Tag Archives: perennials

The chilly season and hideous pj’s

Being cold begins to feel like an existential state. Grey day after grey day dampens the mood.

Fortunately, the plants don’t seem to mind. Up they come.



Except the newly-installed petunias. It appears that the rabbits have been dining on them.

A shed arrives Monday  — meaning we will be moving the last of the shade lovers from its proposed corner out back. I’ve already moved: ostrich ferns, comfry, anemone, and sedum. Some days, it’s just been too cold. But a sign that the gardening season is (finally) upon us: yesterday morning at 6:20, I ‘found myself’ outside completely absorbed in gardening. There I was moving rogue perennials around, turning the soil, and potting up a few things for my sister without having bothered to change out of my pj’s and slippers. 

These were not my usual black stretchy things that could pass for pants in a pinch. These were cheap plaid red & green flannels dotted with some nameless breed of puppy — absolutely hideous pj’s in other words, made of a cloth so awful you’d pass it by even if it was marked down to $2.00 at the Christmas Tree Shoppe (need I say these were purchased online?)



What are the most embarrassing clothes you’ve made an appearance in? 

(There WERE people out and about, in case you’re wondering). 

How does your garden grow?

How lovely to fight solar glare at drop-off today!  It’s a real circus, drop-off is.  Students coming and going, lugging backpacks, strutting their uggs (girls), nearly losing their pants (boys), drivers pausing, then not pausing, inserting themselves, waiting, then not waiting, the U driveway, the crosswalks, the parking lots, left and right — it’s a big ole mess, and not the least bit so because many behind the wheel are brand new drivers (and teenagers, to boot).  So, when you add blinding sun, it is always a cause for caution and concern.

But, today I said, “Yippee”, because who can’t use a little sun at this point?!

Raking recently, I made an interesting find.  Not a soccer ball or hockey puck — though I find plenty of those.  In fact, I have long maintained that the thing I grow best are balls (GET YOUR MIND OUT OF THE GUTTER).  I refer, here, not to my male progeny, or my own lizard brain’s tendency toward aggression, but to the propensity for all manner of recreational balls to land in my perennial beds.  Baseballs and whiffle balls from my baseball-crazy neighbor, soccer balls from my boys and two kitty-corner neighbors, kick balls that crossed two fences from the schoolyard behind us, tennis balls from god-knows-where, and lacrosse balls, which can be blue, yellow, or white.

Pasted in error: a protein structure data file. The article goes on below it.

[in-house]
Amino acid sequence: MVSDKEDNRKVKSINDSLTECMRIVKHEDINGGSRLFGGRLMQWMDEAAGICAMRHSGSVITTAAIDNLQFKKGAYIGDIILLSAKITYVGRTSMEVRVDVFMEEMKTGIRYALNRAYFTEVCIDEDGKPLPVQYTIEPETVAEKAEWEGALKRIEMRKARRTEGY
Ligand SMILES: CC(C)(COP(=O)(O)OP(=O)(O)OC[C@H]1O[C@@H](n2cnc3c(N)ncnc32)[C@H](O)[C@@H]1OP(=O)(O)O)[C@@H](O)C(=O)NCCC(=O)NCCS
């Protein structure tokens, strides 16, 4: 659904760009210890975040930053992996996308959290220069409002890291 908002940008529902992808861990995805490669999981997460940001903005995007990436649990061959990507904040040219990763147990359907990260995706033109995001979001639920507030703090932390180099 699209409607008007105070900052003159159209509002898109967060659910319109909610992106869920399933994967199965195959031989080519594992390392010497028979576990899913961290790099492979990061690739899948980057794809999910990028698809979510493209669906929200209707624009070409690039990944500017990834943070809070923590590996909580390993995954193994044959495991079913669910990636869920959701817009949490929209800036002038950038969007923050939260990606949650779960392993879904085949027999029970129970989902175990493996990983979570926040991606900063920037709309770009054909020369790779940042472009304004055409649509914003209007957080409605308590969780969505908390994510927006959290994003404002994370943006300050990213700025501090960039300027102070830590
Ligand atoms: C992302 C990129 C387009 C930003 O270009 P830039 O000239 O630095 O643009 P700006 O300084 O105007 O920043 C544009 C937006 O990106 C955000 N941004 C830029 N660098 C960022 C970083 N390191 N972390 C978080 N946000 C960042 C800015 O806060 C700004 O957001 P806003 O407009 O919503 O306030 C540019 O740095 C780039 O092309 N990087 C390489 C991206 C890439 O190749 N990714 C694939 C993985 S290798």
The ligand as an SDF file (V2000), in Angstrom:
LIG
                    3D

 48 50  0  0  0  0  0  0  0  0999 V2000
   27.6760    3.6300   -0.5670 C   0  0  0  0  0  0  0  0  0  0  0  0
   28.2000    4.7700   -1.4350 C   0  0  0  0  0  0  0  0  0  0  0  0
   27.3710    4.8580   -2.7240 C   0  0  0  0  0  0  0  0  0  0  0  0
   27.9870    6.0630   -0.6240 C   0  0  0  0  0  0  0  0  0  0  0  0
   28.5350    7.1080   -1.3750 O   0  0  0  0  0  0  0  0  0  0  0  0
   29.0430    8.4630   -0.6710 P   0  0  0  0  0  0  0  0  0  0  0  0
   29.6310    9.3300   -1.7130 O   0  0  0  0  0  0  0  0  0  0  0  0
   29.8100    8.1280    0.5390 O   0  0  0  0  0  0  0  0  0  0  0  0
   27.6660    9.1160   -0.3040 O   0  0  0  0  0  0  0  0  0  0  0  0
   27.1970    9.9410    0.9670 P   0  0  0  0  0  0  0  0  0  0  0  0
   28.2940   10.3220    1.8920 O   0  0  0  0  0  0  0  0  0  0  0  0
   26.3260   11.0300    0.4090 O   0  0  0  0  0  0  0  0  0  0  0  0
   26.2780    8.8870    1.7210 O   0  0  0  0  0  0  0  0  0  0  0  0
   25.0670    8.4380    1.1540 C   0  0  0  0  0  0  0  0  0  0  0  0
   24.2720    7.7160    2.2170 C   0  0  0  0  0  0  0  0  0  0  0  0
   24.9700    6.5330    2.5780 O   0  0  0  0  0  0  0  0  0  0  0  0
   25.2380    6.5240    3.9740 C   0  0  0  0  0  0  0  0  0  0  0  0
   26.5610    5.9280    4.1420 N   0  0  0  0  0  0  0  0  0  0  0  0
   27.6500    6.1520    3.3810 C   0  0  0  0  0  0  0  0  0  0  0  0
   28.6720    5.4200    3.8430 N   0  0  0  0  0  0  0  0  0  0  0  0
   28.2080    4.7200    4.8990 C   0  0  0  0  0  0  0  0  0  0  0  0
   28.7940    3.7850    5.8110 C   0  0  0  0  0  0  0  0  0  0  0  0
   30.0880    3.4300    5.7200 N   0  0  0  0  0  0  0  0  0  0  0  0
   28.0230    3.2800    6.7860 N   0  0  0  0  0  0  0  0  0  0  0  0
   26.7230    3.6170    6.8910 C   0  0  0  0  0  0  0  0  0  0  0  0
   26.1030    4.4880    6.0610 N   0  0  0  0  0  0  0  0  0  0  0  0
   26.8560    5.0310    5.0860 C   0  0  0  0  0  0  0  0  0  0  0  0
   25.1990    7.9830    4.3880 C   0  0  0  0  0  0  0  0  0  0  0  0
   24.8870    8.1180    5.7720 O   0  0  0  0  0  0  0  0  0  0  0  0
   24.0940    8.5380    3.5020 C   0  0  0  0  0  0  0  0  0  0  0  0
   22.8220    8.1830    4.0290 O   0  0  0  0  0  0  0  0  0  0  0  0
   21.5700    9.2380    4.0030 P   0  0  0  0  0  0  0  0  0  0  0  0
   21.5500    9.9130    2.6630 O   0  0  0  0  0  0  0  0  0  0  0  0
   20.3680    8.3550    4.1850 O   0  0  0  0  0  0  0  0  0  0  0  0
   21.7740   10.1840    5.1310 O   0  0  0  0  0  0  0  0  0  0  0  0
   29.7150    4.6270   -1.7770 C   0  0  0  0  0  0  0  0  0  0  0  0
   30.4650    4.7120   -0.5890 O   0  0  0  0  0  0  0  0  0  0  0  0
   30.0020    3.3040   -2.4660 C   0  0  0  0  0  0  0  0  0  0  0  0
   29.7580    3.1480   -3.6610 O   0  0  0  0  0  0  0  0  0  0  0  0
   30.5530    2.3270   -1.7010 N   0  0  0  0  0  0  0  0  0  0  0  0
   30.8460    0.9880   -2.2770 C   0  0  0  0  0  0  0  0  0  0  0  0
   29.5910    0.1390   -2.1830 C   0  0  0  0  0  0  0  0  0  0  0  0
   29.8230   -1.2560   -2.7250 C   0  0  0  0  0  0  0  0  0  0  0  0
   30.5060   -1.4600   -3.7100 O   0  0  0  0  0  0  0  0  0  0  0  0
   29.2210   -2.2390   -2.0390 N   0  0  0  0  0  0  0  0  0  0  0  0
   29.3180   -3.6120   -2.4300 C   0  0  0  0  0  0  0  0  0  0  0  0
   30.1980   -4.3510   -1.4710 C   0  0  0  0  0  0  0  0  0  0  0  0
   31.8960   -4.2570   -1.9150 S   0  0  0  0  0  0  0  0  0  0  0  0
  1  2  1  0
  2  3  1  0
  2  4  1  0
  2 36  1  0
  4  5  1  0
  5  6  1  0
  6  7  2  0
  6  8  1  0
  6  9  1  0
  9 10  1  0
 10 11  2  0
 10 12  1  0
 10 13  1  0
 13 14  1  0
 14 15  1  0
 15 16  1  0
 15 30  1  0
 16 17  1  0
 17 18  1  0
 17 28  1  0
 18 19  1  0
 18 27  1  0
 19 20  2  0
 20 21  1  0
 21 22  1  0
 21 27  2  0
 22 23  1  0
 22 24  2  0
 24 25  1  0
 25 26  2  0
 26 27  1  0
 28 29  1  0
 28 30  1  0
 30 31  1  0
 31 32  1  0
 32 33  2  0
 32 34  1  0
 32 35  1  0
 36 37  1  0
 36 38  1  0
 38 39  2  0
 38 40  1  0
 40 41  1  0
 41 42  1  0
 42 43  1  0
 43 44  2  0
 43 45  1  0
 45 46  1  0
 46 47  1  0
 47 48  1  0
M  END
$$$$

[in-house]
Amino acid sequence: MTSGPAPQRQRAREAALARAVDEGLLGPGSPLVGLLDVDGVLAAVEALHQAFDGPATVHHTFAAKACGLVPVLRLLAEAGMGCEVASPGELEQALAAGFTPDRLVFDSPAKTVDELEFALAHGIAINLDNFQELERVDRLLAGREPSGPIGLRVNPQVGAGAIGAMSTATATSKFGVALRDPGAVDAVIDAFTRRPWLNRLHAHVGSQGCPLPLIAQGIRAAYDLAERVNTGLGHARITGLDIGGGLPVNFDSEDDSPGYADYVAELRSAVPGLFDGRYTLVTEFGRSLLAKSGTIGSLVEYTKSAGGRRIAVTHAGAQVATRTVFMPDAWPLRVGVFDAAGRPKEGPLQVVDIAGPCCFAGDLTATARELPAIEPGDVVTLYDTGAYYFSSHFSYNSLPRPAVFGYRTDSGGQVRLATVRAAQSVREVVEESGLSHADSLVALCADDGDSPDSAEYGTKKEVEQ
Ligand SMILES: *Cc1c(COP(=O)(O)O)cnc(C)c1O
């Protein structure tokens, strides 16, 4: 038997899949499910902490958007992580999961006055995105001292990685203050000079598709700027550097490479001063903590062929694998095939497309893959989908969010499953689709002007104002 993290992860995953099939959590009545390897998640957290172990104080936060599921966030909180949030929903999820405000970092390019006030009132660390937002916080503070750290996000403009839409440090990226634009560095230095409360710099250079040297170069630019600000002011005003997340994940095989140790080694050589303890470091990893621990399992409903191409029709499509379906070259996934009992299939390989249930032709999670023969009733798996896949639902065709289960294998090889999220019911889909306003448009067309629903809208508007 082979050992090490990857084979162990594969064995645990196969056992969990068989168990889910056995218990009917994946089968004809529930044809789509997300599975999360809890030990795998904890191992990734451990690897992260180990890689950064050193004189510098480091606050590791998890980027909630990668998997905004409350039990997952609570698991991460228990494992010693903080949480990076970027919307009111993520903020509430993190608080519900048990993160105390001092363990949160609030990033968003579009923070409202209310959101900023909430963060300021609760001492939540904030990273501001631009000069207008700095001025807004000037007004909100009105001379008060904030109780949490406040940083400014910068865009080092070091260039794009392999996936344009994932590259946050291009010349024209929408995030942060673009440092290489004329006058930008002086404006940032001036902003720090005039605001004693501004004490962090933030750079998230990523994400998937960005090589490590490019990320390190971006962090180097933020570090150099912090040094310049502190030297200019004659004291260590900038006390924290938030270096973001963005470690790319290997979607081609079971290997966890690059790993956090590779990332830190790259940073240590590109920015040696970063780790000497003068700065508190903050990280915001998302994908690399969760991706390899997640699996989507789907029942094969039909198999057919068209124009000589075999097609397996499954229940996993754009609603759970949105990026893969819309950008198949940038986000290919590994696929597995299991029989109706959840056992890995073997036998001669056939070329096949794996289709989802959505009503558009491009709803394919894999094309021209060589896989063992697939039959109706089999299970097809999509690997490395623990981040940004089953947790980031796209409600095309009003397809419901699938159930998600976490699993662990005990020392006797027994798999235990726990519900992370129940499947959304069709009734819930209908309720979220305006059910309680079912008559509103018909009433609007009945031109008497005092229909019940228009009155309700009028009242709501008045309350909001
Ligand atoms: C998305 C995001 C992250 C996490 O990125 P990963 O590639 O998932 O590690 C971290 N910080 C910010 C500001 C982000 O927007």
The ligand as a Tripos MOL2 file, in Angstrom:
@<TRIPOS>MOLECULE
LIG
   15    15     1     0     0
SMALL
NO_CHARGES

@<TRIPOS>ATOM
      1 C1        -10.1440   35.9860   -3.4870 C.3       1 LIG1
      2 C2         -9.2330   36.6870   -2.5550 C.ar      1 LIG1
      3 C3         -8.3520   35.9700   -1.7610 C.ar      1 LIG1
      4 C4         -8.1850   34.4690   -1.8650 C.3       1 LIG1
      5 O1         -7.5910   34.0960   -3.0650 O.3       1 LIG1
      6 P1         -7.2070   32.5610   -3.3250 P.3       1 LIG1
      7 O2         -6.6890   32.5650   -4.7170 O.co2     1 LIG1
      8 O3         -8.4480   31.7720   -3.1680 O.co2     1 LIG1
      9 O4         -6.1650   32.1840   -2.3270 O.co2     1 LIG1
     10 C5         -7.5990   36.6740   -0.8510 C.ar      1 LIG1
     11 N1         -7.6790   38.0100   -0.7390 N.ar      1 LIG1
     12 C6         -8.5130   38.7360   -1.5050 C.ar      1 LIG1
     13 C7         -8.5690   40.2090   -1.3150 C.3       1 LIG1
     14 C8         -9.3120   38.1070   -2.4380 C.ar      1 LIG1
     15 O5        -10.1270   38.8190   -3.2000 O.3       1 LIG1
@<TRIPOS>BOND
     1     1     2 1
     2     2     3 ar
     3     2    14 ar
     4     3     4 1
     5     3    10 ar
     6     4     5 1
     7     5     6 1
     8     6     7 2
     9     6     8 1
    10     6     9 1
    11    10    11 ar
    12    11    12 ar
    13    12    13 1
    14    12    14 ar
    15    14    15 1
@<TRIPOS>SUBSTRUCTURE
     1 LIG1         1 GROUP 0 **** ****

And, as trees have ‘drip zones’, I have long been aware that D.’s second-story window has a ‘launch zone’, in which I am STILL uncovering various objects like Playmobil pirates, Legos, and things so wrapped in duct tape I have no idea what they are.


But, imagine my surprise when I unearthed C.’s missing RETAINER in the beds by the driveway!!!  It has since been replaced (at a cost I won’t reveal because I don’t want to lose my breakfast), but nevertheless, it truly felt like the boys’-toy-garden-turned-treasure-trove and surely will go down in family lore, along with the story of K.’s father going through reams of garbage to find HIS lost retainer some 40 years ago.

Off to work we go

rail-with-pots

The jack hammering I was soooo grateful was over, is not (four doors down, audible even with all the windows closed)  So, off to work I go — to this site, where I will try not to slip as I dig and try not to send too many pots tumbling down to the road as I go.

I have filled several empty perennial pots with rocks already — confirming that old saying that the best thing we grow in New England is rock!  (well, alright, maybe it’s a saying that I made up — but it OUGHT to be an old saying).

In the back of this property, the garden I installed last year grew so well and so fast, that I am adding extra inches between these pots!